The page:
Denver: That’s great. You also look to engage the voices of the community, and often voices that don’t get heard quite often, and one of your tools for doing that is something called On the Table. Tell us about it.
Helene: I think it’s a great program, and I can say that because it started before I got there. But it’s a chance—taking this concept that sometimes, breaking bread together and having difficult conversations is the way that you can bring people together around issues.
And so, we started about five years ago, six years ago now, these On the Table conversations. Every year in May, throughout Chicago, there are thousands of table conversations, dinner conversations going on where somebody voluntarily is a host, invites people around the table to talk about the issues that matter the most to them as citizens of Chicago. It’s a great chance for people to have a conversation and to share with people who they may not have talked to as much in the past.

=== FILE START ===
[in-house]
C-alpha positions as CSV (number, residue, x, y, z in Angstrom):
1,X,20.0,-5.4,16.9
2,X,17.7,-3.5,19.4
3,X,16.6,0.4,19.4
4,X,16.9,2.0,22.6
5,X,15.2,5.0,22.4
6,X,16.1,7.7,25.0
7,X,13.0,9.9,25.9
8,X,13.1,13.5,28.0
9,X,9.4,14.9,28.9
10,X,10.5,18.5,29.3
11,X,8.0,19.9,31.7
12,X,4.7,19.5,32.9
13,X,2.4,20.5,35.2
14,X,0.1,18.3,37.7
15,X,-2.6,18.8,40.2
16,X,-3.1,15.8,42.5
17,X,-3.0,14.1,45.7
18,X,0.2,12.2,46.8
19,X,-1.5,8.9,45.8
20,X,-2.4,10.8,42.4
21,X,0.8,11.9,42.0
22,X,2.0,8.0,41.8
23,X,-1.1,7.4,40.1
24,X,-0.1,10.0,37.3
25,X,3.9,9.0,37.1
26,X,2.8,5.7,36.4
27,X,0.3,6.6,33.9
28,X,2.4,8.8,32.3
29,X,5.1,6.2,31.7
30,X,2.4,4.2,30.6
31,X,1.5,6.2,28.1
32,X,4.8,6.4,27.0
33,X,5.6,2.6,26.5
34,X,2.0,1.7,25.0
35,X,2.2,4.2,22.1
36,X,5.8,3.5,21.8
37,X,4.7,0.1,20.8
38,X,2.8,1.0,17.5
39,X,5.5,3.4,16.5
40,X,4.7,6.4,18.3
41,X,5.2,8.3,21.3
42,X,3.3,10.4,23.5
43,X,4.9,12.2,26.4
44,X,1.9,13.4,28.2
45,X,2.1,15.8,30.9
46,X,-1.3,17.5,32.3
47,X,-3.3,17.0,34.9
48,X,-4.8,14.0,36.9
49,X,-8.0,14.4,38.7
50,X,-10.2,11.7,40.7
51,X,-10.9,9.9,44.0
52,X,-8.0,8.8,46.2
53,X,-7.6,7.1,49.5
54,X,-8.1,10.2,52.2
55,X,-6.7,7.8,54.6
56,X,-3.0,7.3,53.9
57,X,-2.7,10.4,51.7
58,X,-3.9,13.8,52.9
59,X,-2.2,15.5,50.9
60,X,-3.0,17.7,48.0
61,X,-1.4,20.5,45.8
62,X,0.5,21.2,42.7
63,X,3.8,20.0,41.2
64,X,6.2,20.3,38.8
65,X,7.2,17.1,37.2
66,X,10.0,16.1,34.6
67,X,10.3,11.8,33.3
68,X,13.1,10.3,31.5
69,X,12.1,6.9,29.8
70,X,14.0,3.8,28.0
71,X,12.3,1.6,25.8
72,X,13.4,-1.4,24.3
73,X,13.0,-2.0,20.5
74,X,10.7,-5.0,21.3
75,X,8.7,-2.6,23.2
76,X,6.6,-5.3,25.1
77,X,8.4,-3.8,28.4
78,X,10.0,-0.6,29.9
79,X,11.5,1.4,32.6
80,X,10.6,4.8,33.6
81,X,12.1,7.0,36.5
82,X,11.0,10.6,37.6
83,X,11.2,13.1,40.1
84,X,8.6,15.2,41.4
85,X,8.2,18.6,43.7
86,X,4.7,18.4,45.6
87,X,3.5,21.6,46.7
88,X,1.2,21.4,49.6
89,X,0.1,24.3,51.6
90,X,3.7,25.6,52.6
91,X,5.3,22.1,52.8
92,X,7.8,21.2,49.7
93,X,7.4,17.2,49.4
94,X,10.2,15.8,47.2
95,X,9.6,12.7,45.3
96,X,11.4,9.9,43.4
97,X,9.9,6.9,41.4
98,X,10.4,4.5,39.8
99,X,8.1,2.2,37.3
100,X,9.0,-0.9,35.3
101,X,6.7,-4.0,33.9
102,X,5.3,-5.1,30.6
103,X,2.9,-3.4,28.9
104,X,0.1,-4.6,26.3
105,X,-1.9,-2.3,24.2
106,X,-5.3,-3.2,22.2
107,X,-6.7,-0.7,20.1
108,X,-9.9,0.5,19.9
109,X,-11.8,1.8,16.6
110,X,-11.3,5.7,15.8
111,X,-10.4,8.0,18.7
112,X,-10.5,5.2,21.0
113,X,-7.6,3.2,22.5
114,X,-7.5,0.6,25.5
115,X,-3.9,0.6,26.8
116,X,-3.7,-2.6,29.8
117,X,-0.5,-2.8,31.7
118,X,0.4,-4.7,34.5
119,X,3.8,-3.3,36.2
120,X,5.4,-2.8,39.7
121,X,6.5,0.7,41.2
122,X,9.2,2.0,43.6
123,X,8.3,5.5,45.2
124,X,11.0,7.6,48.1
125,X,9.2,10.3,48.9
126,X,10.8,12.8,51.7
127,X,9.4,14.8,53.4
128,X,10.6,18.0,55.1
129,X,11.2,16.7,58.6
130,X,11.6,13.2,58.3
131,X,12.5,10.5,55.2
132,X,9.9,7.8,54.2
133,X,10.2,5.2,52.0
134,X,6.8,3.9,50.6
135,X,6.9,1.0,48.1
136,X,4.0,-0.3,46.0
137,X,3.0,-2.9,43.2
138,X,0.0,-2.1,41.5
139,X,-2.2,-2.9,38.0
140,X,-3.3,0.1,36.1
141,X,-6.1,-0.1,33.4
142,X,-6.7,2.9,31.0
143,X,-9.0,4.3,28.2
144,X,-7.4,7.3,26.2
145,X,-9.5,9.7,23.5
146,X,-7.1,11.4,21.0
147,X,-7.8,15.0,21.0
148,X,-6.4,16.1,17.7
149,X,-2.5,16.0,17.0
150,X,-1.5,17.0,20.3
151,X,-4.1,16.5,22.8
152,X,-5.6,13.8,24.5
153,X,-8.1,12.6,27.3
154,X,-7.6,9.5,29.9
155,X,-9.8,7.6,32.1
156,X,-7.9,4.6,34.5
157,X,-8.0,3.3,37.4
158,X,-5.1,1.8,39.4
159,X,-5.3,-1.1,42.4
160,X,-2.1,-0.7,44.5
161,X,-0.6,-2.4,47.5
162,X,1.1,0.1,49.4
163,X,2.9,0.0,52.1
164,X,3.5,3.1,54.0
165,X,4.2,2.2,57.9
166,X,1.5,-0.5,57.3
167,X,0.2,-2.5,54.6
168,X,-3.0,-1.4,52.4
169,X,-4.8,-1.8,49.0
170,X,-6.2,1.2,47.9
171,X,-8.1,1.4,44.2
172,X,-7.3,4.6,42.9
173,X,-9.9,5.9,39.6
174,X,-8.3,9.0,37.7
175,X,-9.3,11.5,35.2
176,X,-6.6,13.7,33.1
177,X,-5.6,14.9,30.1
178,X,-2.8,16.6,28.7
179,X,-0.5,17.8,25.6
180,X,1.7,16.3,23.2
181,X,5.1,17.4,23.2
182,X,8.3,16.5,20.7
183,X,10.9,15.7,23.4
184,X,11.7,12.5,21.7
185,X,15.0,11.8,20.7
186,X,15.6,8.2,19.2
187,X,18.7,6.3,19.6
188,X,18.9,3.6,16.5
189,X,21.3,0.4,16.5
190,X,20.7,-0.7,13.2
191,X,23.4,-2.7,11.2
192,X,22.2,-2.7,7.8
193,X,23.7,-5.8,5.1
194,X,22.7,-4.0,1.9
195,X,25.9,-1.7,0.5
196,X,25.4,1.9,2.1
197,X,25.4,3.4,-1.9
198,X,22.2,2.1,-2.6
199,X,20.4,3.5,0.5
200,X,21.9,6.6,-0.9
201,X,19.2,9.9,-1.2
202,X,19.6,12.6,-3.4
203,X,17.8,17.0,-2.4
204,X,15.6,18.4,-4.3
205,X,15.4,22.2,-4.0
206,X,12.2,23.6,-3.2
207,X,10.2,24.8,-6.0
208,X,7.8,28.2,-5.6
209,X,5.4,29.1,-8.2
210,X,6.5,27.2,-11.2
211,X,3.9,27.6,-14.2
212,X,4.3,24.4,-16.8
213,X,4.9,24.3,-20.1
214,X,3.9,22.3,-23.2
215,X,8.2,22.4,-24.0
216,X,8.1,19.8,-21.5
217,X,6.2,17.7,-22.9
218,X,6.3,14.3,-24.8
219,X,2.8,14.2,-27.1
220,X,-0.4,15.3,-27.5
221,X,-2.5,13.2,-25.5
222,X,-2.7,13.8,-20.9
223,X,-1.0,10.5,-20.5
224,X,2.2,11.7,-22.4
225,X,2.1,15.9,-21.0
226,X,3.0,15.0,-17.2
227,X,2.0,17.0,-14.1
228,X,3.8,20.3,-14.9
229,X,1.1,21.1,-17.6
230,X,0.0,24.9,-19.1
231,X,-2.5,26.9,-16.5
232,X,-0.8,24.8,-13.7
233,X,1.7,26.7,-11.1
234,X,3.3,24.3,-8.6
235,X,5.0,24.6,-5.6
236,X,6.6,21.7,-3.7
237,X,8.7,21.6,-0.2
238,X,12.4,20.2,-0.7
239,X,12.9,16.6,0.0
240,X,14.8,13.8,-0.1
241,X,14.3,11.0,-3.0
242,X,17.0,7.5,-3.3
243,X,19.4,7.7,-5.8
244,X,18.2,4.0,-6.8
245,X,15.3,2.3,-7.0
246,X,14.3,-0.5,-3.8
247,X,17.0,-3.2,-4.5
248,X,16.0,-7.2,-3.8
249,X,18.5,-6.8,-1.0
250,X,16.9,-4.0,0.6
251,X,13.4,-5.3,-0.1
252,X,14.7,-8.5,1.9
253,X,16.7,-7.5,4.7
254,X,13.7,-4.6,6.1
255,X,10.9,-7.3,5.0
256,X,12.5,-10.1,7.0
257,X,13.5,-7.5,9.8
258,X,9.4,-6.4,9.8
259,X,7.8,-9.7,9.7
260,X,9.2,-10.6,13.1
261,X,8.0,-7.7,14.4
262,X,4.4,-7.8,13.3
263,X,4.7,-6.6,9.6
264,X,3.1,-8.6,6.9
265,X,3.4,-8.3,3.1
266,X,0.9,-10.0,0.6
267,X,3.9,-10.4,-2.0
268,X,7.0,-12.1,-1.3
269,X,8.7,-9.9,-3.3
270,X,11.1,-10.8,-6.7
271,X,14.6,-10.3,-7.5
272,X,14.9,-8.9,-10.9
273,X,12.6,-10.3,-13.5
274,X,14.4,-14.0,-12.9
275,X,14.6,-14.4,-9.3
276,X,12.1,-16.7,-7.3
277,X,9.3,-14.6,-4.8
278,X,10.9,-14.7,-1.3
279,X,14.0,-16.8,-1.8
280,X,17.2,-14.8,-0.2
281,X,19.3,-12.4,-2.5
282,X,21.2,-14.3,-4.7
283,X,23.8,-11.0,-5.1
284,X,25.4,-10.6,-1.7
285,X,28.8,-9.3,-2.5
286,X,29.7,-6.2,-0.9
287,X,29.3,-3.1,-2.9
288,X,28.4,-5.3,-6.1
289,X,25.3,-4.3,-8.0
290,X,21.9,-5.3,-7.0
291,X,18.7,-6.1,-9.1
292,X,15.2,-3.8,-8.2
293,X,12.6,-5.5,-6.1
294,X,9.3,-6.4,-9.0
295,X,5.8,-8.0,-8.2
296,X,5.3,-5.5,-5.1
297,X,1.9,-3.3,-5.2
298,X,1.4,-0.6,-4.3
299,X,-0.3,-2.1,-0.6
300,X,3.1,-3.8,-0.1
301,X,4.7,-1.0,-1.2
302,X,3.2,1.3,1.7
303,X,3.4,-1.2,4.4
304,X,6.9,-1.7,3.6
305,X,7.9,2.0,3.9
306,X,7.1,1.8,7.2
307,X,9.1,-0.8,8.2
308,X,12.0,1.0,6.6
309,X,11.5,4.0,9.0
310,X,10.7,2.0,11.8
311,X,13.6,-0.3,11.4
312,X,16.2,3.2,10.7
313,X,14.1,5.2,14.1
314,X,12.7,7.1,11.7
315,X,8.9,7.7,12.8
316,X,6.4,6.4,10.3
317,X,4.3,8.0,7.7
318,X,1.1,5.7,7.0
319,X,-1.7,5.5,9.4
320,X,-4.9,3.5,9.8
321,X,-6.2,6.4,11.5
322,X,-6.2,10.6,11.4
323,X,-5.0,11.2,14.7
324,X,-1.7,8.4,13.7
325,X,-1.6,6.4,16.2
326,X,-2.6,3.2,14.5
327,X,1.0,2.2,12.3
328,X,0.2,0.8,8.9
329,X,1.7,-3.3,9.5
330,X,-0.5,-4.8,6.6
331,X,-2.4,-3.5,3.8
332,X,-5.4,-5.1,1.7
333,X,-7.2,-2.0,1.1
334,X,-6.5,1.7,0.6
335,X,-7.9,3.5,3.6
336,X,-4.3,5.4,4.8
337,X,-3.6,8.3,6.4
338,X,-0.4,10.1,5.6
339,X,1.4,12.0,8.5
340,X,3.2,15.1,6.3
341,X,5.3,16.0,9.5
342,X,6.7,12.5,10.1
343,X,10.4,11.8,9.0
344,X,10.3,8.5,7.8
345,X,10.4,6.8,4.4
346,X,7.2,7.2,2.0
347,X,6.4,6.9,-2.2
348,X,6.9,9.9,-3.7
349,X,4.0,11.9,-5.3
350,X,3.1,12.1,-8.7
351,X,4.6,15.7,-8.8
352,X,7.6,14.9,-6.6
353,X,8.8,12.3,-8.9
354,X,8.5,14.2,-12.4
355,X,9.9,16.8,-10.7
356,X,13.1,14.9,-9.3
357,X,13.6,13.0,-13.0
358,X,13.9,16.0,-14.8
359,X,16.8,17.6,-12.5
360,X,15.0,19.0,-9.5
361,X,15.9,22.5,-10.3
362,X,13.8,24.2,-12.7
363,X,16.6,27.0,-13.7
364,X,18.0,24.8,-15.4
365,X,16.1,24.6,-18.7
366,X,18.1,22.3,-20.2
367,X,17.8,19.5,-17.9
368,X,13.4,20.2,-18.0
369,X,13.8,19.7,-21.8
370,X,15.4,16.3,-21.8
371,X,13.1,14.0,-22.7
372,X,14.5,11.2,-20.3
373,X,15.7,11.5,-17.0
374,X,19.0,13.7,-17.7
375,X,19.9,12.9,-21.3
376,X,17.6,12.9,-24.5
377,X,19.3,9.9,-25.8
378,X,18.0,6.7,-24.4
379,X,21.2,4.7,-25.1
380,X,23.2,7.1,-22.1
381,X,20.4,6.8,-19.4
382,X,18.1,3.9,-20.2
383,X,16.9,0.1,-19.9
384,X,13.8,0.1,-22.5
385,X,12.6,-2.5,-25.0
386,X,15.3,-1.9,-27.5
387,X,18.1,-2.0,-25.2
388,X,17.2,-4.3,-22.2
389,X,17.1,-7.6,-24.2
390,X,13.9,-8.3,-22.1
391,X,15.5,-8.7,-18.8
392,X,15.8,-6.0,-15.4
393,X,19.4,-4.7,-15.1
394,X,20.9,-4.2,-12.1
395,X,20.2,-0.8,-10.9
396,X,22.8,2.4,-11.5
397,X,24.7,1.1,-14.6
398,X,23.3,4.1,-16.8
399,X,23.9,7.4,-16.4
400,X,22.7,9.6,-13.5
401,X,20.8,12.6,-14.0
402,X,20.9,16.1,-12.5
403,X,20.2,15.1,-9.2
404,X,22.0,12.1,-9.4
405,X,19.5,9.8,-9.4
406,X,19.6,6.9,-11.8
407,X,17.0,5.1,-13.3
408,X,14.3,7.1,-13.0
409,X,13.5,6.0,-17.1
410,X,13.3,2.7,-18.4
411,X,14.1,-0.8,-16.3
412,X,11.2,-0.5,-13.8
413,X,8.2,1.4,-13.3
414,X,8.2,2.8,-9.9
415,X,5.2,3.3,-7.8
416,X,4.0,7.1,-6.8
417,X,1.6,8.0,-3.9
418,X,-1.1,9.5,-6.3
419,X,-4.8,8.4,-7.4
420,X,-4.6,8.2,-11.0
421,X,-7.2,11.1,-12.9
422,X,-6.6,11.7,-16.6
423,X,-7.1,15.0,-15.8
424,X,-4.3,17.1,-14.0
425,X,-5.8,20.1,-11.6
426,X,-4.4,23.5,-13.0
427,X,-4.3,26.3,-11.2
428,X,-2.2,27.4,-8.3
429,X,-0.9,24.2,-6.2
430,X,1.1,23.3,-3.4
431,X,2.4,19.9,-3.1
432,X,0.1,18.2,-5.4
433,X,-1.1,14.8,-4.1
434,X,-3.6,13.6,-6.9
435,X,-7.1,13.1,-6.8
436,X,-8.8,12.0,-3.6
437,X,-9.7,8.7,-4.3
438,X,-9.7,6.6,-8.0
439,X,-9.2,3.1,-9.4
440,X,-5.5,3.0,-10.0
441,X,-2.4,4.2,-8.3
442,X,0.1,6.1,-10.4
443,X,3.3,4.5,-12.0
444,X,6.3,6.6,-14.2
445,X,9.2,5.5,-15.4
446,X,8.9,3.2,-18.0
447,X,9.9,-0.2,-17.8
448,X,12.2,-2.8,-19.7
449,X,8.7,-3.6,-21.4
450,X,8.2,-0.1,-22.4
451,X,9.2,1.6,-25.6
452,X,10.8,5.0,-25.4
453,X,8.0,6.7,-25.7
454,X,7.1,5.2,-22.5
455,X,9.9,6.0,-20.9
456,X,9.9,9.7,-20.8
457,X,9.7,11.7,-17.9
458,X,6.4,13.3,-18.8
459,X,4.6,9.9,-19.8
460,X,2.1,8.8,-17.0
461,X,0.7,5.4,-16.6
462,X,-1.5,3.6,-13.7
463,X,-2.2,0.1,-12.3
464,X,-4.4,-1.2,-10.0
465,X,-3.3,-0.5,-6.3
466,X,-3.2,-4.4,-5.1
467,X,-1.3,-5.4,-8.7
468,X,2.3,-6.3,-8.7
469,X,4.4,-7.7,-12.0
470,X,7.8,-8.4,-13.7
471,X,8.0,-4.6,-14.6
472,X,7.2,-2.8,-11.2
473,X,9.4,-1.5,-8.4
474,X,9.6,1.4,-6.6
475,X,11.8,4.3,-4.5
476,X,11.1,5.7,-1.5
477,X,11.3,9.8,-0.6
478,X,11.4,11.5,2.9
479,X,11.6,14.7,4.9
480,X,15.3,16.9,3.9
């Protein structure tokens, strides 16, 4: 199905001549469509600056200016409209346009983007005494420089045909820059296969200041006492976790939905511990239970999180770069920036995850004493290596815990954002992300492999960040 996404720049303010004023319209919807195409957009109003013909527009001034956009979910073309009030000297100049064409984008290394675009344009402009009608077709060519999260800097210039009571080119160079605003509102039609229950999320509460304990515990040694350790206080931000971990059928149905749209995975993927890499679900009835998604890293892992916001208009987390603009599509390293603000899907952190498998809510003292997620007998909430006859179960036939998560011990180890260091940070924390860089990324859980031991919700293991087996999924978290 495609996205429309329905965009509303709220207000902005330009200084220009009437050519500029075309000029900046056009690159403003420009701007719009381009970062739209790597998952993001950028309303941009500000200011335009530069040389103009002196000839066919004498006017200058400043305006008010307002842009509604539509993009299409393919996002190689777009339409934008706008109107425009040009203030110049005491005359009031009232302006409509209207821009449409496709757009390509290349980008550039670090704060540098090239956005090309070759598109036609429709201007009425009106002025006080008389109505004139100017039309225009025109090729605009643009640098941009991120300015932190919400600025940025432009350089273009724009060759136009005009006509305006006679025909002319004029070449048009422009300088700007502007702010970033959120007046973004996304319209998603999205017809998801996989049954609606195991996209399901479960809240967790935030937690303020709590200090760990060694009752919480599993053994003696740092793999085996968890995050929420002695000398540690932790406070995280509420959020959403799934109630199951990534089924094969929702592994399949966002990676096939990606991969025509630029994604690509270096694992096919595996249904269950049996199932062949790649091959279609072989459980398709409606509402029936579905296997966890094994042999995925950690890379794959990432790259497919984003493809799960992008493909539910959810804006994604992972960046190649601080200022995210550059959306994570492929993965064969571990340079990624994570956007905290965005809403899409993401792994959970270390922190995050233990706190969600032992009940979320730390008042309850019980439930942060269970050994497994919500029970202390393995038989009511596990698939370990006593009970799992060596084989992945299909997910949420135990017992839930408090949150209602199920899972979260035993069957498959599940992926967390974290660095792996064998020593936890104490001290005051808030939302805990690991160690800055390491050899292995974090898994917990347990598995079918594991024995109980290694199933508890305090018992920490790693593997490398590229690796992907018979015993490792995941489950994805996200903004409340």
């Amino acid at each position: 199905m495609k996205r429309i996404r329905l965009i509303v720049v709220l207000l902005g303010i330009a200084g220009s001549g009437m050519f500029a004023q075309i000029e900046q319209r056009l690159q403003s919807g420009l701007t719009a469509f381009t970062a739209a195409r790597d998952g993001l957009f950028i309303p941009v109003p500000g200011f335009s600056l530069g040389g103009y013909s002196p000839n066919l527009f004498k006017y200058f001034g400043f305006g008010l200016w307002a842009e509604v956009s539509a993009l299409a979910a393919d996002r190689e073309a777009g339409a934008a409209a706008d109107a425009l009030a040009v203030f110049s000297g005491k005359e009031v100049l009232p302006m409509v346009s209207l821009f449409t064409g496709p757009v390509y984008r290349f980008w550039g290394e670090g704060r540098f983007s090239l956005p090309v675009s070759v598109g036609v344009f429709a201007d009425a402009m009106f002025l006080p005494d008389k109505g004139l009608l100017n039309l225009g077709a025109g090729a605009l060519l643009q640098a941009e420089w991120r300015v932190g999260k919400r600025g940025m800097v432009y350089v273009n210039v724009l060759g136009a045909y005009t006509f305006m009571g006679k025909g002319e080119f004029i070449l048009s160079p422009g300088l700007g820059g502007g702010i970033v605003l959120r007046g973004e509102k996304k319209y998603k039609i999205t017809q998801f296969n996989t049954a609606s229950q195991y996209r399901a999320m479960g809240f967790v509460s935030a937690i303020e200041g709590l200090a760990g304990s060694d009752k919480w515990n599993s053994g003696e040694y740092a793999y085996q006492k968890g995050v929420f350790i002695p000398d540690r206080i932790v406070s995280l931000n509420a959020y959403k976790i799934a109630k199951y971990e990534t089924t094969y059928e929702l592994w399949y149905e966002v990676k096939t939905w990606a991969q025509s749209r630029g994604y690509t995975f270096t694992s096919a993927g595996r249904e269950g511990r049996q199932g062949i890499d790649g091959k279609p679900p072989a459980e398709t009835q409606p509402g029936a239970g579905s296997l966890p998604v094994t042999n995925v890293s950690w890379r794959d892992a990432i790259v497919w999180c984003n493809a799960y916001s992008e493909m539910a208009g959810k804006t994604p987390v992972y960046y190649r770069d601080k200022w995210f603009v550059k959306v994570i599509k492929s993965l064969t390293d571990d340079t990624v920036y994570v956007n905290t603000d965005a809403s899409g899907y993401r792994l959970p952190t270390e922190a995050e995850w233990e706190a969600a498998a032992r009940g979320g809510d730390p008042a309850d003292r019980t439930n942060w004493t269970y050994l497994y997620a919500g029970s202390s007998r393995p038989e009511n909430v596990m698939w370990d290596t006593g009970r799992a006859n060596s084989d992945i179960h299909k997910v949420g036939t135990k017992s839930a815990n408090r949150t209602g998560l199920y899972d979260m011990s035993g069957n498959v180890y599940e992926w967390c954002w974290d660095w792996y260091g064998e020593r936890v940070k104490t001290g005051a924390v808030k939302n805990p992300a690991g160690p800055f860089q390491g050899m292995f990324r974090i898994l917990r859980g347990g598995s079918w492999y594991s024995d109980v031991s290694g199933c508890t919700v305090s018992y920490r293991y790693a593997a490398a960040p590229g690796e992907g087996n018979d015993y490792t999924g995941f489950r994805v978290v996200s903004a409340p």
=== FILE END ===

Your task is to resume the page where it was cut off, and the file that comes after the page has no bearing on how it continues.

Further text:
This year, we did something a little bit different because in the past, it’s kind of been: Have a conversation about whatever you want to talk about. And this year, we said because we have this opportunity of a new mayor… and kind of historic mayor in many ways, one who is very focused on the issues of equity throughout the community… let’s have these conversations as a memo to the mayor. And so, people throughout the city use that as an opportunity to share with our new mayor : what were the things that were top of mind, and what did they want to see from her in her leadership?
And so, it was a really galvanizing experience for the whole community to come out and share in this day of talking about lifting their voices, to actually say what they want to see out of our mayor for the next few years.